Here are a few ideas to help you get started:

Belly Breathing Exercise

Belly breathing is a time-tested instant relaxant. When you breathe through your belly, your body gets more oxygen. It sends a signal to your brain that there’s no danger, you don’t have to fight or flee, and your brain can relax. 

You can practice belly breathing by first lying flat on your back. Stretch your legs, spread them a little, and let your feet drop outward. Your arms are alongside your body with your palms up. Close your eyes and focus on your breathing while breathing through your nose. Put your hand on the spot that goes up as you breathe in. If it’s your chest, try to guide your breath toward your belly. After a while, put your hands on your belly and “send” your breath to your hands. 

Mindfulness Breathing Exercise

  1. Sit in a comfortable cross-legged position or lie down.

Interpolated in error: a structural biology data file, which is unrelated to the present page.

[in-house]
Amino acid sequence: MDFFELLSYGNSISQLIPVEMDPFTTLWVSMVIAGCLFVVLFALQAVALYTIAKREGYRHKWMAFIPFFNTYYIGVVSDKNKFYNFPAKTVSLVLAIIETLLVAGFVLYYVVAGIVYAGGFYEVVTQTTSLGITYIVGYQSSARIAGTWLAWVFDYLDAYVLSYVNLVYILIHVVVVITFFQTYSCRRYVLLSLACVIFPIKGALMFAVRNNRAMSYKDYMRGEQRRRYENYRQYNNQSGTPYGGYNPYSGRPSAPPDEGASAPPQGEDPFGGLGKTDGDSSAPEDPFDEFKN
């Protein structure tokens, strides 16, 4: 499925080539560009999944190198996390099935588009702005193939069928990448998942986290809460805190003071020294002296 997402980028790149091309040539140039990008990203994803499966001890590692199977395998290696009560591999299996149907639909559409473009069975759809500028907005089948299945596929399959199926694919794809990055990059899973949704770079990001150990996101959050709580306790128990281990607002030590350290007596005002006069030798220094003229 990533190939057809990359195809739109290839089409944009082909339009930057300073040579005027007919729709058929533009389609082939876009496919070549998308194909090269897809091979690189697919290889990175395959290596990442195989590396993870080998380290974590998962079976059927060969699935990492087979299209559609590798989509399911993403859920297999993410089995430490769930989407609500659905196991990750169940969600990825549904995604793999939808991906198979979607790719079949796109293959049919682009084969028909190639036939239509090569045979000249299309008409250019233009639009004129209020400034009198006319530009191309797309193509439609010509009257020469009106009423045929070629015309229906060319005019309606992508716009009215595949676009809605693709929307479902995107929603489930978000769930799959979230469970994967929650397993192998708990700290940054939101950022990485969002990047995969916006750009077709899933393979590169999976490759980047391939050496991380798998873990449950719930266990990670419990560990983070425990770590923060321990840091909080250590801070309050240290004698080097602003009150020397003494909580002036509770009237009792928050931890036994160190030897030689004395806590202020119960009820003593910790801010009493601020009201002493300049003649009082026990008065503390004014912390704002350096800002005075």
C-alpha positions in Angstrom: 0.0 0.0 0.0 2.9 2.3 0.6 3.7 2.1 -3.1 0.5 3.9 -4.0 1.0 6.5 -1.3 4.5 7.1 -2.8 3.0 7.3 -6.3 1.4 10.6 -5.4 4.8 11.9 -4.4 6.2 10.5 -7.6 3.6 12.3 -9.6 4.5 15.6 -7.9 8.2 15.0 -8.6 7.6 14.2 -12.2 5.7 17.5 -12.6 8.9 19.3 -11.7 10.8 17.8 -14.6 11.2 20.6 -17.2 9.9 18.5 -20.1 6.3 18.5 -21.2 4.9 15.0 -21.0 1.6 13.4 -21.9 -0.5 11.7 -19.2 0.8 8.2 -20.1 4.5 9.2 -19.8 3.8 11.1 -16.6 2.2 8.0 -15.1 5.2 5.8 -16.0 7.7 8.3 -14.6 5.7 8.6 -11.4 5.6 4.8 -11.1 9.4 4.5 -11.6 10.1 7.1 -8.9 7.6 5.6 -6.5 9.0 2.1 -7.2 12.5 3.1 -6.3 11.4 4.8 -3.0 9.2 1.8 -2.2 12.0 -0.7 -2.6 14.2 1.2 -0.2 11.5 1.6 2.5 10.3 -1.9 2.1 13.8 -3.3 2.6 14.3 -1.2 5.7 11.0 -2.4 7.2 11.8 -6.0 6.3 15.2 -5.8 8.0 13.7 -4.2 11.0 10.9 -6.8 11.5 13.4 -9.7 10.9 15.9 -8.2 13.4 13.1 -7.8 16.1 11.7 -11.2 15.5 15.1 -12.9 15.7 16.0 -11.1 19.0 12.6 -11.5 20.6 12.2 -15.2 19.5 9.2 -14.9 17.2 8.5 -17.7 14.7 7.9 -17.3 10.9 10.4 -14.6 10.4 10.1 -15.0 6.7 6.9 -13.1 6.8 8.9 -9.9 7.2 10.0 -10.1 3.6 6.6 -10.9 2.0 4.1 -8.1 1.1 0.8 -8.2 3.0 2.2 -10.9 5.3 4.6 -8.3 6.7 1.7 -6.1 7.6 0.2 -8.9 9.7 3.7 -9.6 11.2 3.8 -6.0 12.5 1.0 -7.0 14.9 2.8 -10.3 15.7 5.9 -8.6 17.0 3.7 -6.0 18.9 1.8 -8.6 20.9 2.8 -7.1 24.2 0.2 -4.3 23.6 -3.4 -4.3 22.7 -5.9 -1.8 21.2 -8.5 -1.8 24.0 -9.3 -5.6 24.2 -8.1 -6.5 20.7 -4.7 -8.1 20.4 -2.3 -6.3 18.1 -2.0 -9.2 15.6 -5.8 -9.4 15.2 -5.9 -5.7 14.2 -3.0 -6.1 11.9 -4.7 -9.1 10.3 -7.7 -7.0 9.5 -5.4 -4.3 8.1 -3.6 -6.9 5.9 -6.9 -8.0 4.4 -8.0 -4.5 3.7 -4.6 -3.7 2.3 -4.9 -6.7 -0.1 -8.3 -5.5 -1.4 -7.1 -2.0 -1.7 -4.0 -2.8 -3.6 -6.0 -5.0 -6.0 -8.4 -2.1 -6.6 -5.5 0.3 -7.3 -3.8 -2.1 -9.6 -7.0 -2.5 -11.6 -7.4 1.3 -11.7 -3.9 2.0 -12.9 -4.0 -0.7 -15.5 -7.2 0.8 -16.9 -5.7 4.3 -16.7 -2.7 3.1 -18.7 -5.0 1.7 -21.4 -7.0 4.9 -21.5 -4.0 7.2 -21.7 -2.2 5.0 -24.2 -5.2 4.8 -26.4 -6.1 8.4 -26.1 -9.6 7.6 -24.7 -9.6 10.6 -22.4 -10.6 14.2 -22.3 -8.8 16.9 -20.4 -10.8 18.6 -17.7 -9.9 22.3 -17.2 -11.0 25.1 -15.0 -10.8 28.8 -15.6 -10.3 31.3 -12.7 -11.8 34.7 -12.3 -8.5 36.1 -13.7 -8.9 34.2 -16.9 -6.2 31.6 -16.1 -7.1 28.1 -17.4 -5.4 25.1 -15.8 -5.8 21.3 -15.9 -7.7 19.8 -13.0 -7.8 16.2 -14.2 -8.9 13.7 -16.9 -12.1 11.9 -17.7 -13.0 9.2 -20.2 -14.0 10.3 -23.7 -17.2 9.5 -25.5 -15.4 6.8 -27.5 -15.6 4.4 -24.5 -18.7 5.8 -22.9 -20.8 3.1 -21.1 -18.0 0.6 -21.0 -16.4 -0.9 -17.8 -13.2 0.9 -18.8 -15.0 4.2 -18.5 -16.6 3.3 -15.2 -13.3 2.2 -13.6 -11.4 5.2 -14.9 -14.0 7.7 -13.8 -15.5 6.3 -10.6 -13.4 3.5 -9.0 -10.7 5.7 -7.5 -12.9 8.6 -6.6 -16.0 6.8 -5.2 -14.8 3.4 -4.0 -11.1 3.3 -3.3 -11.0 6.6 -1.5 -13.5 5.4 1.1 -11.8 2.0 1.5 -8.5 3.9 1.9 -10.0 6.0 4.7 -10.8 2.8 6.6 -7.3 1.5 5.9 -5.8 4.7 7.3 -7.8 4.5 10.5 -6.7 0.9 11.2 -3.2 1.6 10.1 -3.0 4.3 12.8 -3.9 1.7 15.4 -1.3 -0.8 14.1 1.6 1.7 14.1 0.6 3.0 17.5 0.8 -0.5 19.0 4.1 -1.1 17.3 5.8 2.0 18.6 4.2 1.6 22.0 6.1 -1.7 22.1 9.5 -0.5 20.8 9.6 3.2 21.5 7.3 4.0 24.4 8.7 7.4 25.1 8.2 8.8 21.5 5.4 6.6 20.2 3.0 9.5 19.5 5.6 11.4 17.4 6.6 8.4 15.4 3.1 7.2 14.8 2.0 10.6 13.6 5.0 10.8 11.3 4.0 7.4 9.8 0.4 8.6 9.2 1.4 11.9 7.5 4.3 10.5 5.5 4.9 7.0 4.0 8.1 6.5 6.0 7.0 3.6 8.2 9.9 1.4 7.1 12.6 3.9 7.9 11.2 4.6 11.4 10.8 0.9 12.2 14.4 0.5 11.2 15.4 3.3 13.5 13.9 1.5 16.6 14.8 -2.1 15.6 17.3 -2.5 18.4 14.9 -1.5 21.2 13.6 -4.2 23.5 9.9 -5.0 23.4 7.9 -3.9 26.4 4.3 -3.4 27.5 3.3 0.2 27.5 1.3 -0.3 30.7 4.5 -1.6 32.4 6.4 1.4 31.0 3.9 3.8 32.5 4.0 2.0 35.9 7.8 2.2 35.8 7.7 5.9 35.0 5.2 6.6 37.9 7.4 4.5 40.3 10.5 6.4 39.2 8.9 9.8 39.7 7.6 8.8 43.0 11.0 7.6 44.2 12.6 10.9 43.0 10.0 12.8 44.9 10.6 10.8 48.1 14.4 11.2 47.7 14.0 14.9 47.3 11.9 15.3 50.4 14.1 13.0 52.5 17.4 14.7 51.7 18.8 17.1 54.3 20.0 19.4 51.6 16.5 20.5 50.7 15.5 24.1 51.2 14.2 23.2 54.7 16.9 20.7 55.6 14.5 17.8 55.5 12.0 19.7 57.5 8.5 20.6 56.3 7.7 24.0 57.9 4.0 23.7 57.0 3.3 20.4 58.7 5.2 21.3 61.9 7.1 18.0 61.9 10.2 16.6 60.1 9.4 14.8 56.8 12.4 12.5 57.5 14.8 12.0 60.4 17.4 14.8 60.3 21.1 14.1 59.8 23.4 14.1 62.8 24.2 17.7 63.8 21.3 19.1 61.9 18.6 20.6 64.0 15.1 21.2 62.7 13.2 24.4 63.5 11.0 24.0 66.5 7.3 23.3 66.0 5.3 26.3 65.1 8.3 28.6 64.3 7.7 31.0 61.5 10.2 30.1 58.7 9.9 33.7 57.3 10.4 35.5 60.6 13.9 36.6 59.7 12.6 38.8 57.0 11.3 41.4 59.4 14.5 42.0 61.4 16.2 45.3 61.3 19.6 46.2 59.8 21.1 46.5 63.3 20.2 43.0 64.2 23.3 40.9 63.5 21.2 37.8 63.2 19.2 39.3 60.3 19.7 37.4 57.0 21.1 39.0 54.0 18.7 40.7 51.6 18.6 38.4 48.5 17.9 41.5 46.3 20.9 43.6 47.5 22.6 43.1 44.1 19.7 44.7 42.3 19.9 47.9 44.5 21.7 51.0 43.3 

2. Close your eyes.
  3. Center yourself on your breath — just observe its natural rhythm without making an effort to adjust it.
  4. Focus on the rise and fall of your chest, the sensation in your nostrils, and the sound the breath makes in your throat.
  5. If you’re feeling agitated, you can also count breaths to help calm yourself down. Inhale through your nose for 3 seconds, hold your breath for 2 seconds, then exhale through your mouth for 4 seconds. 
  6. Then return to your normal breath and continue to observe.

Getting Started with Meditation

Our cognitive and behavioral experts here at A Cognitive Connection are so passionate about the benefits of meditation for the brain that we’ve created a free two-week email course to help you get started. You’ll learn more about the benefits of meditation, different types of meditation, and simple instructions for getting started. Sign up below to start your practice!